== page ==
I was 12 years old and had moved into a house on Miller Field the night before the crash and was outside shoveling snow when the TWA came apart over Miller Field. Our home, a quadraplex, was taken over by the Red Cross. I remember the emergency workers all over the field, sifting through the snow for days, searching for remains. It was truly horrific.

When we heard that there was a survivor in Brooklyn we all were amazed and hoped for the best. The crash brought out the best in the first responders and made neighbors closer.

My mother was a nurse at the time of the crash. For days before, a man would come into the doctors office asking if he were dying. After physical exam, he was found to be in excellent health. He died the day of the crash as he was selling Christmas trees on the corner, killed by the fallen plane.

I was 6 1/2 years old at the time, living in NJ (where I still live). My only recollection of this tragedy was a piece that was in an issue of Life magazine (my grandparents were regular subscribers). I remember the picture of the wreckage of one of the planes, a family picture of Stephen and his family and the picture of him, laying on the ground. That picture, in particular, has “haunted” me for a long time.

I believe that issue is still in my grandparent’s place (they’ve both passed away). I was determined to find something on this tragic event.

Airliner, plane collide 139 die in 'worst crash'

SAN DIEGO (UPI) -- A Pacific Southwest Airlines Boeing 727 with at least 136 persons aboard collided in flight with a small Cessna today and plunged into a residential neighborhood in the worst air accident in U.S. history.

Everyone aboard the jet as well as a student pilot and his instructor aboard the Cessna and at least one person on the ground were reported killed. Several others on the ground were rushed to hospitals.

The death toll of 139 was the worst for an airplane collision in U.S. history. In December 1960 two commercial planes collided over New York City, killing 128 aboard the planes and six others on the ground.

The worst air disaster in history occurred March 27, 1977, at Tenerife in the Canary Islands, when two jumbo jets collided, killing 582.

The PSA plane, Flight 182 from Sacramento to Los Angeles, was on its landing approach when it collided with the Cessna 150 two-seater at 3,000 feet, the Federal Aviation Administration said.

"I saw the jet plane . It was smoking on the right side," said Phil Hopkins, a witness. "The right inboard engine was burning and it exploded into a fireball . and spiraled to the ground."

The jetliner smashed into a row of houses along Dwight Street in the North Park district, about five miles from the city airport, Lindbergh Field. As it careened along the street wreckage was spewed across a wide area, injuring several persons. At least six homes were set afire.

"There were bodies lying everywhere," said Barry Fitzsimmons, a photographer for the San Diego Evening Tribune who was one of the first on the scene. "A block of homes was on fire. It was horrible. The only thing you could see of the plane was a PSA engine. All the other wreckage appeared to level the whole block."

Residents of the neighborhood were said to be mostly elderly persons.

Lynn During, a reporter for radio station KSDO, said the 727 crashed with a sound "like a sonic boom." The station is in a high-rise building a few blocks from the crash site, and in the plane's flight pattern.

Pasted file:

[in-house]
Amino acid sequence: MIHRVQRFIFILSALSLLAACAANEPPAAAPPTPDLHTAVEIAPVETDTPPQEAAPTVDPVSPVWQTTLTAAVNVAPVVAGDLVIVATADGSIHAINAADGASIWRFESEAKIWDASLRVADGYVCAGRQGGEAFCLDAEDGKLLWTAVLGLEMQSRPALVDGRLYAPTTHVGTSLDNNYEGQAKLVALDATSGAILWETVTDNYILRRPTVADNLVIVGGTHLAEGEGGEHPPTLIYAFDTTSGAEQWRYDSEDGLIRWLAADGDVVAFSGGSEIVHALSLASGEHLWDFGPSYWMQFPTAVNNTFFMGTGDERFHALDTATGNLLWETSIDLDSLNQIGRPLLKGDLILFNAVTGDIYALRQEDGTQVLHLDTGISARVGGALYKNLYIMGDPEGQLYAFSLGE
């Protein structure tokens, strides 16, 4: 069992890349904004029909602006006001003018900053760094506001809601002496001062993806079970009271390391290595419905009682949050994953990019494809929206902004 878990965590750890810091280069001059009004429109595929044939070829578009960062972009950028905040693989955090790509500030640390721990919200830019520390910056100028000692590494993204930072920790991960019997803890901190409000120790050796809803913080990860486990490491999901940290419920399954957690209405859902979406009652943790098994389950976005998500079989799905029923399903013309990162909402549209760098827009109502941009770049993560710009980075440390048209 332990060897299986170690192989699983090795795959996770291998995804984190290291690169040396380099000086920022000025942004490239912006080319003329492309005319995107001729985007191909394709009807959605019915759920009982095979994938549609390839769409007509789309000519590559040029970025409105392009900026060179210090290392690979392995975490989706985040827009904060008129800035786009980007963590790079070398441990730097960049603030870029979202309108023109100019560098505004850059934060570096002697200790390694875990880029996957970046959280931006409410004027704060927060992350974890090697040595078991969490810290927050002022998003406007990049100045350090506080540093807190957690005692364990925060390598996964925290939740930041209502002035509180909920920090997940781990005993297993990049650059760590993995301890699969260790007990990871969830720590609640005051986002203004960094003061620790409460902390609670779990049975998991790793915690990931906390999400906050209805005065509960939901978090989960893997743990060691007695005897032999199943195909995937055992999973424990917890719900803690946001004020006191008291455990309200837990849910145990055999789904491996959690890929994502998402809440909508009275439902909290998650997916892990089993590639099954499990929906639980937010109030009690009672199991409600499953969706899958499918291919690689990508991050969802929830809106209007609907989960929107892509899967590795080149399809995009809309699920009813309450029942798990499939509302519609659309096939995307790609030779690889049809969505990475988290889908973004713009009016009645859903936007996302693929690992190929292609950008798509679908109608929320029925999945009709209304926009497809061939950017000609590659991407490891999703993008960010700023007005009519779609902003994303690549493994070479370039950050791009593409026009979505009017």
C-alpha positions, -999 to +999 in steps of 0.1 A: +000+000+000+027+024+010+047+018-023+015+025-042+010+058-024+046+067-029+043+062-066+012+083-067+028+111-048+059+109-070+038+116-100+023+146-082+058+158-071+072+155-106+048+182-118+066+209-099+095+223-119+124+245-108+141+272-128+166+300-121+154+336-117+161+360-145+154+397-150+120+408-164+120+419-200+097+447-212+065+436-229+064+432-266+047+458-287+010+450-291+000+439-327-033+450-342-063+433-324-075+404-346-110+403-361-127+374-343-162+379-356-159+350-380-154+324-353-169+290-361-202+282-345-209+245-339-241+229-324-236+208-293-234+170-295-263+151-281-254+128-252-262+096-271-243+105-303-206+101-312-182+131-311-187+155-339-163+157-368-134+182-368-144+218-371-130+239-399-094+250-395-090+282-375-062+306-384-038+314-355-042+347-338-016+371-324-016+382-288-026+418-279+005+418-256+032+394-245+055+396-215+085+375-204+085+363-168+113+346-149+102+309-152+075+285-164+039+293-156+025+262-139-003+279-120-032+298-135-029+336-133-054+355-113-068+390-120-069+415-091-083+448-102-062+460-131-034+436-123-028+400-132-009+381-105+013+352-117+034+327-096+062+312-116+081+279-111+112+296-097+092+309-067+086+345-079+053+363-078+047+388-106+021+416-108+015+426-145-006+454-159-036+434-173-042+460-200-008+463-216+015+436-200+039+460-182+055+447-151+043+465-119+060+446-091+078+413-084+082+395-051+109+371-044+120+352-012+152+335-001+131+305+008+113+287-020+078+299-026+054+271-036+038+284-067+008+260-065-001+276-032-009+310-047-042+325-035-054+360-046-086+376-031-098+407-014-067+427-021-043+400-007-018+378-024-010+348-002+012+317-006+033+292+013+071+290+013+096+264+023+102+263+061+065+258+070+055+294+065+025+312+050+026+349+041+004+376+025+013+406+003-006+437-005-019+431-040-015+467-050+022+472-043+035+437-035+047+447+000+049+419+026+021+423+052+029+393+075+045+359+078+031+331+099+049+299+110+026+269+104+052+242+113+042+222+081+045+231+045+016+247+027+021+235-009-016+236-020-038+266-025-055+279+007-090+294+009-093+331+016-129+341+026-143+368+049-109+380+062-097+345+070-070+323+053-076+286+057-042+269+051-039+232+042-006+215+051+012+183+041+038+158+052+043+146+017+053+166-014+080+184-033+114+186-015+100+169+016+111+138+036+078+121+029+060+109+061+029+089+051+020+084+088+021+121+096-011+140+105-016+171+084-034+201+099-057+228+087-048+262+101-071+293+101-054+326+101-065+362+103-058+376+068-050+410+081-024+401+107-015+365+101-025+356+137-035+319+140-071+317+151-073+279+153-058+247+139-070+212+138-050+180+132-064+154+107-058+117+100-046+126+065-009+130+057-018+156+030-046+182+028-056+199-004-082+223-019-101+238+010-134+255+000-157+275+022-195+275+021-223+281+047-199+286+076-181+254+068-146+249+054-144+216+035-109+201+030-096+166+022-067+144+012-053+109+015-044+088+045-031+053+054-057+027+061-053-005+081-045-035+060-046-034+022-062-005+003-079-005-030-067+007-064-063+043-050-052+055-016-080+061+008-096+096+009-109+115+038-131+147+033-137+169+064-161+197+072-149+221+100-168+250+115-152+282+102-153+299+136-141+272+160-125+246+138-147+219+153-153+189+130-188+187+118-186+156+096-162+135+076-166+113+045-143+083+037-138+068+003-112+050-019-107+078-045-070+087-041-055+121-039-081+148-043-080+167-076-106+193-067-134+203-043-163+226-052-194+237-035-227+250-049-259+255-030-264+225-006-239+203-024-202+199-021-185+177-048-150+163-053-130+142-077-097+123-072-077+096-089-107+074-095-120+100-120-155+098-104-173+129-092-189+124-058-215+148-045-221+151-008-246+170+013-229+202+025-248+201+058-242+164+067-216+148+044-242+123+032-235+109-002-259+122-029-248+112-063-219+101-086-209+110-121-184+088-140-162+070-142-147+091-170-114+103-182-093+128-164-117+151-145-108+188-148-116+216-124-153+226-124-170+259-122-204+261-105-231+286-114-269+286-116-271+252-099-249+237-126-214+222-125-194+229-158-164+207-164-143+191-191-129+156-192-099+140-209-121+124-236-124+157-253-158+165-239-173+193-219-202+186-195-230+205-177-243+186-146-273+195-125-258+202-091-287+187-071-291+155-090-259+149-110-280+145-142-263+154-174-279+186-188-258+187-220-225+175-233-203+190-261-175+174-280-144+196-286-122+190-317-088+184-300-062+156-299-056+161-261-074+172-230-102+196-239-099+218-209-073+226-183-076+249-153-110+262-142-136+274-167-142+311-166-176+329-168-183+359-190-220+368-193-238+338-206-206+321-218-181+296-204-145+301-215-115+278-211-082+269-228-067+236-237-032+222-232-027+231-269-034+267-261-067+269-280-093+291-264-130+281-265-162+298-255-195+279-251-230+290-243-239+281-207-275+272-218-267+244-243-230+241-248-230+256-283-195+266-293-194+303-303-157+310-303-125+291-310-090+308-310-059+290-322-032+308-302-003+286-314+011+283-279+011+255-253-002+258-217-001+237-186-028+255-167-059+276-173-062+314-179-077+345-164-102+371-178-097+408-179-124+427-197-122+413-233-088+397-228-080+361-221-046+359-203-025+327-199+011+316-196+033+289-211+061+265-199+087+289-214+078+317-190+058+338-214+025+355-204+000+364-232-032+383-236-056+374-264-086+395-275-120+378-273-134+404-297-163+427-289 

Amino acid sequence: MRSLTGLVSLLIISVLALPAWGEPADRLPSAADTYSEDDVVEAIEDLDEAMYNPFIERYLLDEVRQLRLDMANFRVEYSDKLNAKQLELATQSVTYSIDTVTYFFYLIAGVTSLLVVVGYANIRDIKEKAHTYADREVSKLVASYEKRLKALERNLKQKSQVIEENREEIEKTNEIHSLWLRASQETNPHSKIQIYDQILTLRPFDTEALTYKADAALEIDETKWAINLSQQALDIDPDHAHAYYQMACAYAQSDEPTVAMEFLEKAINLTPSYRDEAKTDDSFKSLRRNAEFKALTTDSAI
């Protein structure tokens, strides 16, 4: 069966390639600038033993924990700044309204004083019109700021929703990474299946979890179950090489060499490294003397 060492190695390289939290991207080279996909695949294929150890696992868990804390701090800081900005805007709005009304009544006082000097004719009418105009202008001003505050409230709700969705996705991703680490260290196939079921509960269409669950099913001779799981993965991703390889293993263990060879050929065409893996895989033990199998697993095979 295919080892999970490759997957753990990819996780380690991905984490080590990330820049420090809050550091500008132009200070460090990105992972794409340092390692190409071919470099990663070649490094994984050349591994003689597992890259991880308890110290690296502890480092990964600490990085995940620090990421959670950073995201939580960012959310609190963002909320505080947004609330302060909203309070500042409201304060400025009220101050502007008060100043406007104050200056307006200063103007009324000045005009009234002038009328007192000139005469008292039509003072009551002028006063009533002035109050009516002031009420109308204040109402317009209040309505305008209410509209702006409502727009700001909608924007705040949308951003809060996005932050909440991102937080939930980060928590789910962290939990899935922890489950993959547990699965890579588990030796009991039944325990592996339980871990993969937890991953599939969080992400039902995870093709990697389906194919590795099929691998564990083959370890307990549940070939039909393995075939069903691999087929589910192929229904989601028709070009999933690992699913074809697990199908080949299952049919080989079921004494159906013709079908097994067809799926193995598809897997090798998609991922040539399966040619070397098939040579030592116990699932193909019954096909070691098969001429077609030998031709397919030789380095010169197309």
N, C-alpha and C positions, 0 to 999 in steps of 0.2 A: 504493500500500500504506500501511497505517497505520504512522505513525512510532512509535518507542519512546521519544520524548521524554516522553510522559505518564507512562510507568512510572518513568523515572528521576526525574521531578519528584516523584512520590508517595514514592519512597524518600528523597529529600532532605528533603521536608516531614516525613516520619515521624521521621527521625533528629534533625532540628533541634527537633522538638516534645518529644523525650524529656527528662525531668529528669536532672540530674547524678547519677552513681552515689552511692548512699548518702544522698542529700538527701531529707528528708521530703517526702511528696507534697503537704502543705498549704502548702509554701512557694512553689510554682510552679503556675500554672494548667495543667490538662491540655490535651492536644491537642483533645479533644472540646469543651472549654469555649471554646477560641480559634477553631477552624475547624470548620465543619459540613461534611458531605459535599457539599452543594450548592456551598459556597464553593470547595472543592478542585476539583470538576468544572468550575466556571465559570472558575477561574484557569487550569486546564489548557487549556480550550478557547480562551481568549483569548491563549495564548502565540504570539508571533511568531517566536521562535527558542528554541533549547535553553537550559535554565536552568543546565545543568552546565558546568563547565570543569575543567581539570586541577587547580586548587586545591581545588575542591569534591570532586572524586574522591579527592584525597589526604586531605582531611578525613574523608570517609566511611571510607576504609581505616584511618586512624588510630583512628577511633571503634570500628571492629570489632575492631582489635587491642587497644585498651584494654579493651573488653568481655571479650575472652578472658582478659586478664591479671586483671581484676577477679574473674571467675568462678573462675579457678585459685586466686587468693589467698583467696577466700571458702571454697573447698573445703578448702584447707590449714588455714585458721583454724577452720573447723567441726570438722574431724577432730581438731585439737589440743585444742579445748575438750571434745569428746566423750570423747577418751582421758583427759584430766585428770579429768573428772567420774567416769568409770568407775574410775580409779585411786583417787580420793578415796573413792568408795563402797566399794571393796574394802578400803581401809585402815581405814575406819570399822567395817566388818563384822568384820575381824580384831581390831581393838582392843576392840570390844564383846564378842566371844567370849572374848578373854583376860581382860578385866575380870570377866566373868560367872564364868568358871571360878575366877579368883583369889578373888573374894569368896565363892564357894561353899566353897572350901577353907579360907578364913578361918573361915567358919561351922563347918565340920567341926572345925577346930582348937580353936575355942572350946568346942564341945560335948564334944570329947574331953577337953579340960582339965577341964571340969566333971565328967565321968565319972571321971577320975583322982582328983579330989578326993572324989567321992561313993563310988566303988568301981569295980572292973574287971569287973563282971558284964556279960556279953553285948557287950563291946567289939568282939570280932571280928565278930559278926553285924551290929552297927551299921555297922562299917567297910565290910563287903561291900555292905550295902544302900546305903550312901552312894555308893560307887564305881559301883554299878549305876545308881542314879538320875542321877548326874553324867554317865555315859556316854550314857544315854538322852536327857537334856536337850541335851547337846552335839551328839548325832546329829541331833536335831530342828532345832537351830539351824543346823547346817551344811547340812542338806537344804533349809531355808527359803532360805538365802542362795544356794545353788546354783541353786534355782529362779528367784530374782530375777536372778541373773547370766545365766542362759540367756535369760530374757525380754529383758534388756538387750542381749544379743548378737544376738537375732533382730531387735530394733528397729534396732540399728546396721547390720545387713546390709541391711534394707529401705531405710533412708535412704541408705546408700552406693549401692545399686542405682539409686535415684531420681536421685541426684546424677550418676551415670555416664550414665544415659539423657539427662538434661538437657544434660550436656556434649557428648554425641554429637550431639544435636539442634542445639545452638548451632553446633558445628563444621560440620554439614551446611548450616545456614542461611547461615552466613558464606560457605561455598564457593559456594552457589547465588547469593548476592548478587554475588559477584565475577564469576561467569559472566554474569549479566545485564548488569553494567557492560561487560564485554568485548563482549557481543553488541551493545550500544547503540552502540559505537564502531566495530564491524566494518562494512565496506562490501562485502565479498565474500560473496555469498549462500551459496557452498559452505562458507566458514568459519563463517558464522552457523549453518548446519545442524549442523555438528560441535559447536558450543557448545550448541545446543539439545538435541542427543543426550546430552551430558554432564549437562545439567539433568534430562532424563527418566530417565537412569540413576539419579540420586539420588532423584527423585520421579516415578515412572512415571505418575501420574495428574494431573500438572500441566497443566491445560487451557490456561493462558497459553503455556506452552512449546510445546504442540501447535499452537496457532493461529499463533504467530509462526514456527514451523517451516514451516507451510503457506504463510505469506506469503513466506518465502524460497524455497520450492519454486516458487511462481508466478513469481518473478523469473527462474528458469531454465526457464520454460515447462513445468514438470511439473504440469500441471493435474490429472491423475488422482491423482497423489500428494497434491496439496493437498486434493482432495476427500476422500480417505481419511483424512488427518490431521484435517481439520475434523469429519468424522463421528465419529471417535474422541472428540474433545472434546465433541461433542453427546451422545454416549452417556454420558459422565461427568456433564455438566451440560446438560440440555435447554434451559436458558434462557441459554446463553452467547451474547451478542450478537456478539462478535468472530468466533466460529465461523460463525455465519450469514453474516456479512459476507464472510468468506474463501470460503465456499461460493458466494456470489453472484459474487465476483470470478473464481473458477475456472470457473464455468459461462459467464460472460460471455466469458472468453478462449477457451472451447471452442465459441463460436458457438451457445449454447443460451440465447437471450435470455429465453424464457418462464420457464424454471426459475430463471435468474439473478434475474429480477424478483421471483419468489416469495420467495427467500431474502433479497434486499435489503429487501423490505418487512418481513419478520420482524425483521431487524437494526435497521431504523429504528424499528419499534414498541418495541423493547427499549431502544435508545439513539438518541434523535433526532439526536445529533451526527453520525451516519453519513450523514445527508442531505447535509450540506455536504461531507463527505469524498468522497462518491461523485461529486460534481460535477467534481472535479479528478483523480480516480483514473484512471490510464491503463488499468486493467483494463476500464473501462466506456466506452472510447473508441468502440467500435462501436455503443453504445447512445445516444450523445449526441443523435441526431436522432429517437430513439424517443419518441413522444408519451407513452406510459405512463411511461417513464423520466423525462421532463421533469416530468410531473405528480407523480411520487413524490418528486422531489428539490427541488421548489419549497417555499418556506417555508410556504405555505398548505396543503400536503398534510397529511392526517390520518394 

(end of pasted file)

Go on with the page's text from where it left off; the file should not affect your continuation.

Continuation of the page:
"I looked out the window and saw people dodging the wreckage," During said.

PSA said the plane left Sacramento at 7:20 a.m. and made a stop in Los Angeles. It had at least 129 passengers and a crew of seven aboard and possibly more. The airline said there possibly were more individuals on board because there were 11 seats available for employees.

Among the passengers it was known there were 19 PSA employees.

A command center and temporary morgue was set up at St. Augustine's High School, several blocks away.

Rev. James Clifford, a teacher at St. Augstine's, said: "I was standing in the patio talking to two other teachers and looking up in the sky. I saw the 727 and the Cessna. The small plane looked like it was ascending slightly at the same time the 727 was descending for its approach.

"Right then I said, they look too close. The next thing they hit and exploded into a ball of fire."

He said the PSA jet "appeared to bank around and downward and then it crashed.

"At first, it looked like it was coming right at the school. I yelled for everyone to get out and run because it was coming right for us."

After the crash, Clifford said, "I got into a car with a Baptist minister and we administered general absolution after we got to the scene. There were bodies and parts of bodies everywhere. Everything was in flames in the street."

More than 200 police and fire fighters went to the scene, along with 20 ambulances. Rescue helicopters were using the schoolyard for a heliport.

Mrs. Georgia Miller, who lives two blocks from the site, said she was outside talking to her sister when she heard the noise.

"I looked at her to say 'run' but there was no place to run," she said. "It came down with flames and I heard a tremendous explosion. Debris flew all over."

The Red Cross issued an emergency appeal for blood donors. Many persons gathered outside the high school, praying for the victims.

The FAA and the PSA crew was able to alert ground controllers before the crash.

"The pilot called the tower and said he was going down," an FAA spokesman said. The spokesman said the PSA jet was making its landing approach to the airport's Runway 27 under visual flight rules, and said air controllers saw the Cessna disappear from radar scenes at the same time as the 727.